A ten-year-old boy from Danby has mounted a campaign to try to save the birthplace museum of his hero, Captain Cook, from the threat of permanent closure.
Daniel Woolf, a pupil at Danby School and a keen young historian, has collected more than 1,000 signatures on his petition.
The museum was opened in 1978 on the 250th anniversary of the birth of the famous explorer who sailed on his epic voyages from the port of Whitby and learnt his seamanship in the town.
Situated in Stewart Park in Middlesbrough the museum is near a monument marking the site of the cottage where Cook, the son of an agricultural labourer, was born.
Daniel, whose parents Claire and Andrew are both teachers, said: “I’ve been to the museum lots of times, ever since I was a baby.
“I also like all the weapons that are on display and all the facts about Captain Cook.”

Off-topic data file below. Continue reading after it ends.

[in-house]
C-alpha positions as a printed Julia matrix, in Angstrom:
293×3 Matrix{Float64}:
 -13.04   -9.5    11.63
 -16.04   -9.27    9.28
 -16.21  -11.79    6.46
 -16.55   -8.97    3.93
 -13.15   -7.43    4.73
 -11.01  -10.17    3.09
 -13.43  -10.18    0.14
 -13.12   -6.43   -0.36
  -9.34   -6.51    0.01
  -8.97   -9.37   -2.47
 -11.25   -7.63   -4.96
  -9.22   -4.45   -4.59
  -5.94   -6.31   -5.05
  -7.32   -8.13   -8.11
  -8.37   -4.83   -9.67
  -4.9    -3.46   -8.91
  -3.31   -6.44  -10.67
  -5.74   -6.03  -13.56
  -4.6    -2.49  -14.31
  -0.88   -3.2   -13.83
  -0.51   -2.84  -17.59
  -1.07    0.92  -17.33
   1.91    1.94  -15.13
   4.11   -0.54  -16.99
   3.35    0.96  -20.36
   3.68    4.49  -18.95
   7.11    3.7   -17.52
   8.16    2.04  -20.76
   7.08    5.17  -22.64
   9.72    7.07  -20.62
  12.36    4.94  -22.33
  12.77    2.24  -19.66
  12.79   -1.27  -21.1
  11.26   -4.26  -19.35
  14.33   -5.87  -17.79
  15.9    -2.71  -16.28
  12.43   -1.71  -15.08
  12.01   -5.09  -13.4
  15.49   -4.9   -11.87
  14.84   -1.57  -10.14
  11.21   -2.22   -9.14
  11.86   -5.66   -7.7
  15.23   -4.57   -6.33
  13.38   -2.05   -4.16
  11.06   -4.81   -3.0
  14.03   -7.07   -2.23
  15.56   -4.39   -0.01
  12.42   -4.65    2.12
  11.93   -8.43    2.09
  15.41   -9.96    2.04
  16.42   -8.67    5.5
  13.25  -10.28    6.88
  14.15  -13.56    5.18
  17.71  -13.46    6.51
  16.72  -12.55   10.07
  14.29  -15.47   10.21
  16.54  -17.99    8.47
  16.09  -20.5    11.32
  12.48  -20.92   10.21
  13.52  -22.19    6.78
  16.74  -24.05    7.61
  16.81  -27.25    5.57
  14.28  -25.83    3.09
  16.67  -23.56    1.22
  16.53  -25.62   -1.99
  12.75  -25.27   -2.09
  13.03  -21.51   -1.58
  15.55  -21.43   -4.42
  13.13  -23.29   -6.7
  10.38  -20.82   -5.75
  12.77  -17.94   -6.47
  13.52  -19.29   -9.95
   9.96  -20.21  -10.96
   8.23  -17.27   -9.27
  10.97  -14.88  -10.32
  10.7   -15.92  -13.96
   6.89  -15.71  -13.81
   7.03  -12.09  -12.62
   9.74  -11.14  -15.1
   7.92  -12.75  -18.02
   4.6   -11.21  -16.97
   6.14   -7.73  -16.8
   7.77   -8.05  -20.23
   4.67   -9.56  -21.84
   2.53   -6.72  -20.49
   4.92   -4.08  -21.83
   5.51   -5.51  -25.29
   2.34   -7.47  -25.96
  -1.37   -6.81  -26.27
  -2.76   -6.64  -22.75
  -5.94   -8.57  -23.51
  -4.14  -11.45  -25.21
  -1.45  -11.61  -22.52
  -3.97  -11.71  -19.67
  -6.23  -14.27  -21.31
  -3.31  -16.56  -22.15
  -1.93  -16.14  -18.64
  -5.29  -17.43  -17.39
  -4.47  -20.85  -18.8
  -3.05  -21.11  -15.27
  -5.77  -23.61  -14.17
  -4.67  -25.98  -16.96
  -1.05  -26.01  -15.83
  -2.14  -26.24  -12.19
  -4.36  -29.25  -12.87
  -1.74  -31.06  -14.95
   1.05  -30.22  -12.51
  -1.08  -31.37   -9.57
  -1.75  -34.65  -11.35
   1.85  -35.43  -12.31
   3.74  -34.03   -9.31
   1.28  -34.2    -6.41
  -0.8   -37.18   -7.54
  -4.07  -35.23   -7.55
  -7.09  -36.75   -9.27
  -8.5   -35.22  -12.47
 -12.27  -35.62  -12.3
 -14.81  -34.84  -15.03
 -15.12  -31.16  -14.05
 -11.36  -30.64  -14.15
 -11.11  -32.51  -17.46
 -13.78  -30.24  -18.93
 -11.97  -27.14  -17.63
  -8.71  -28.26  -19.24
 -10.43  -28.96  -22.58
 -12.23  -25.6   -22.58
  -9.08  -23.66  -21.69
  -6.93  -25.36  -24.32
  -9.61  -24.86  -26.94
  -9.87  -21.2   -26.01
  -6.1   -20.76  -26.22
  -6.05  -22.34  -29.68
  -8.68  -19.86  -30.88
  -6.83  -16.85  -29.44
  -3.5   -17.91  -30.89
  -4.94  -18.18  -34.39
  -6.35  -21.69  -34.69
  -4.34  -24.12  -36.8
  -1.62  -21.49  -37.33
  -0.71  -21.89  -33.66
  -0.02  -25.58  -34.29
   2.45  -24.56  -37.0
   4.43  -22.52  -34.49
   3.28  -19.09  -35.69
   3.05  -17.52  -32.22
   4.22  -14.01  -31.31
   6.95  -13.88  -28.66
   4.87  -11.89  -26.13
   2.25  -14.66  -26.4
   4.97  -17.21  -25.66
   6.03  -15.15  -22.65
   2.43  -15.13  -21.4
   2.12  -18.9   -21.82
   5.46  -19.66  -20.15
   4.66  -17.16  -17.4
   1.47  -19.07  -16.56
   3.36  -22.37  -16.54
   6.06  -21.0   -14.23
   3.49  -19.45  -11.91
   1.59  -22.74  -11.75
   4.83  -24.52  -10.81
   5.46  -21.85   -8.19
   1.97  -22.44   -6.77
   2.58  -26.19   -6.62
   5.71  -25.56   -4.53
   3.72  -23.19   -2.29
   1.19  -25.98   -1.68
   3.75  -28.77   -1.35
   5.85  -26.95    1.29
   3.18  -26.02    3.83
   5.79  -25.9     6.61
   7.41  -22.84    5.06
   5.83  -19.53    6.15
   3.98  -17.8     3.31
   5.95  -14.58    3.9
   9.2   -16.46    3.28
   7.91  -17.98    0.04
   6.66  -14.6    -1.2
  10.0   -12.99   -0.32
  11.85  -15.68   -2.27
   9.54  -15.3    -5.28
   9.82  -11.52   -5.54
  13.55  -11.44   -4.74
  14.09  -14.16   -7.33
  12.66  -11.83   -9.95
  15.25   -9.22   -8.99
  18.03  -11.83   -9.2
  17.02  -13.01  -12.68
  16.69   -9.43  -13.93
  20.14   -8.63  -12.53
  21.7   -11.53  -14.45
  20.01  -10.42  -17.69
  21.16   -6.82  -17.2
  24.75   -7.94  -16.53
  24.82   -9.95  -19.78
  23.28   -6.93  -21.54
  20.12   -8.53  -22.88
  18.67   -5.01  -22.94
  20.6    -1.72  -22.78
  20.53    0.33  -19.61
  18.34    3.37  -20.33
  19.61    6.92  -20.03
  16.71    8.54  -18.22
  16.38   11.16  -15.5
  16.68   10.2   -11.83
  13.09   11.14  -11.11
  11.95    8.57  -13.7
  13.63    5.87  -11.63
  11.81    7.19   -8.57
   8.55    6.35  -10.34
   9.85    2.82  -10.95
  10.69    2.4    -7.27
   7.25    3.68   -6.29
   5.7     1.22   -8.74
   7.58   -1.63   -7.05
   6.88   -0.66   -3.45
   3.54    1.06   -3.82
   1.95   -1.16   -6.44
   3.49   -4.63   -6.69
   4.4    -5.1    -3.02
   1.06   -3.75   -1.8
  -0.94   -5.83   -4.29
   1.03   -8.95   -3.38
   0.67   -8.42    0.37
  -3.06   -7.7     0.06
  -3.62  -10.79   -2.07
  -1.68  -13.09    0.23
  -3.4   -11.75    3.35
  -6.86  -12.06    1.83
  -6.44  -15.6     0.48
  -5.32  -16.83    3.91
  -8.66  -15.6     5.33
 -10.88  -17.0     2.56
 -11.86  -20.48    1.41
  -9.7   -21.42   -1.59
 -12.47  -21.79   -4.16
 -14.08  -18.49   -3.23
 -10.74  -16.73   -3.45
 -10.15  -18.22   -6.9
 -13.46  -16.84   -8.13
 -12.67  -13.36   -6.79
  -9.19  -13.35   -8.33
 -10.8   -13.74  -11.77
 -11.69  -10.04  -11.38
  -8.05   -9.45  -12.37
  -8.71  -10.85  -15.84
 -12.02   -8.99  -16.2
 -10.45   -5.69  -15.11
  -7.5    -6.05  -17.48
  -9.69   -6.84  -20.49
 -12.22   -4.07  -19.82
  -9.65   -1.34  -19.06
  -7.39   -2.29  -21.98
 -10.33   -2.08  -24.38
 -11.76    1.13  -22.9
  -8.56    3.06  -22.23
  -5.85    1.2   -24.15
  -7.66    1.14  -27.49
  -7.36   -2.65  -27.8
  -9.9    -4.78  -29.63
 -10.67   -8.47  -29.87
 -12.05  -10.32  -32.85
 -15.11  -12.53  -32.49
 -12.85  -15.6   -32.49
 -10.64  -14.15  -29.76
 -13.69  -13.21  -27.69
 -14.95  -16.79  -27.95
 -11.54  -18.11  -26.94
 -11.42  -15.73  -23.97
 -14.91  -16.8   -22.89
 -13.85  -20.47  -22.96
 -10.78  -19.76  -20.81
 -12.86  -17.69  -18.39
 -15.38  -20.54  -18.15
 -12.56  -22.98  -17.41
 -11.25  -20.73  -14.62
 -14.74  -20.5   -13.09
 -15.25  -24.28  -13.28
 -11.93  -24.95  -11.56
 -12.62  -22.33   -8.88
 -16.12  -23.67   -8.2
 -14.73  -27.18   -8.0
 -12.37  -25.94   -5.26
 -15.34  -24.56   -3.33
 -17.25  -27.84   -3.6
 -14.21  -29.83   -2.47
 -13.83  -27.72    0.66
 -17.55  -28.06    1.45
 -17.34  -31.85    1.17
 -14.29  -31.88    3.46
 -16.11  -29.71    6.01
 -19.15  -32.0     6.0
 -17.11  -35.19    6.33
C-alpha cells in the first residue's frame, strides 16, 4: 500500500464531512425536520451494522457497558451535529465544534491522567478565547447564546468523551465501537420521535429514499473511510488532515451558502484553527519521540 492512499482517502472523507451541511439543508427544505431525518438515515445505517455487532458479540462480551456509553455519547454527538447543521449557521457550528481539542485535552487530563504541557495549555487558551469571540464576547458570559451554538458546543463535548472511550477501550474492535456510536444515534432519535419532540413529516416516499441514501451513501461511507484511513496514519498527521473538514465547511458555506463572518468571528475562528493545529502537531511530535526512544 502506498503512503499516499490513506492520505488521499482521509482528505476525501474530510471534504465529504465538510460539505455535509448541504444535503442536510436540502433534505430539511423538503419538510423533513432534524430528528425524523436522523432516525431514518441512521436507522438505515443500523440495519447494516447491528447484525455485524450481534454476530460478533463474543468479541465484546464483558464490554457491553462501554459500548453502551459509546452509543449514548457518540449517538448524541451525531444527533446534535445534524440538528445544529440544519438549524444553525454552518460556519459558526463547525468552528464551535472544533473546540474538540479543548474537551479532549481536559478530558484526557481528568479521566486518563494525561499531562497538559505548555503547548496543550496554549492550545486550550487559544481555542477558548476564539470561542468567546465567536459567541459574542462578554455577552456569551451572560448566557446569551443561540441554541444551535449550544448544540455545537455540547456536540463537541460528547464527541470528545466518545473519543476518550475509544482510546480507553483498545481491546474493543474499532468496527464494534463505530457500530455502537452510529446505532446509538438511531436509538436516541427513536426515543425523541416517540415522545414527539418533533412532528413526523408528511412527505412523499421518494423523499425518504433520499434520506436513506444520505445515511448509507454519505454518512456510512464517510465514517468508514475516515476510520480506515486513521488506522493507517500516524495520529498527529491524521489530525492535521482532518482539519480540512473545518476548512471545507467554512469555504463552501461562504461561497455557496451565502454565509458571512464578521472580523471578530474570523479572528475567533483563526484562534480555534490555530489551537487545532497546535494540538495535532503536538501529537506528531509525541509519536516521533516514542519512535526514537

The museum is scheduled to close in October and reopen in the spring but no firm date has been given for its re-opening and its many supporters fear that in view of government and local authority spending cuts it may remain closed.
When Daniel’s parents told him about it he was so upset he was determined to do what he could to save it.
Coun Charlie Rooney, Middlesbrough Council’s executive member for Regeneration and Economic Development, said: “The Captain Cook Birthplace Museum will close as a cost saving measure for six months over the winter period.
“It is intended that the museum will re-open in the spring although an exact date has yet to be finalised.
“The closing of the museum over the winter is unwanted but as a council we are dealing with savage budget cuts from central government of £50m over five years.
“The number of buildings the council will run will be reduced as part of this.
“The council wishes to explore the possibility of working with interested groups and residents to look at how services can be maintained with volunteers or local trusts.”
l To sign the petition visit www.petitiononline.com/14082011/petition.html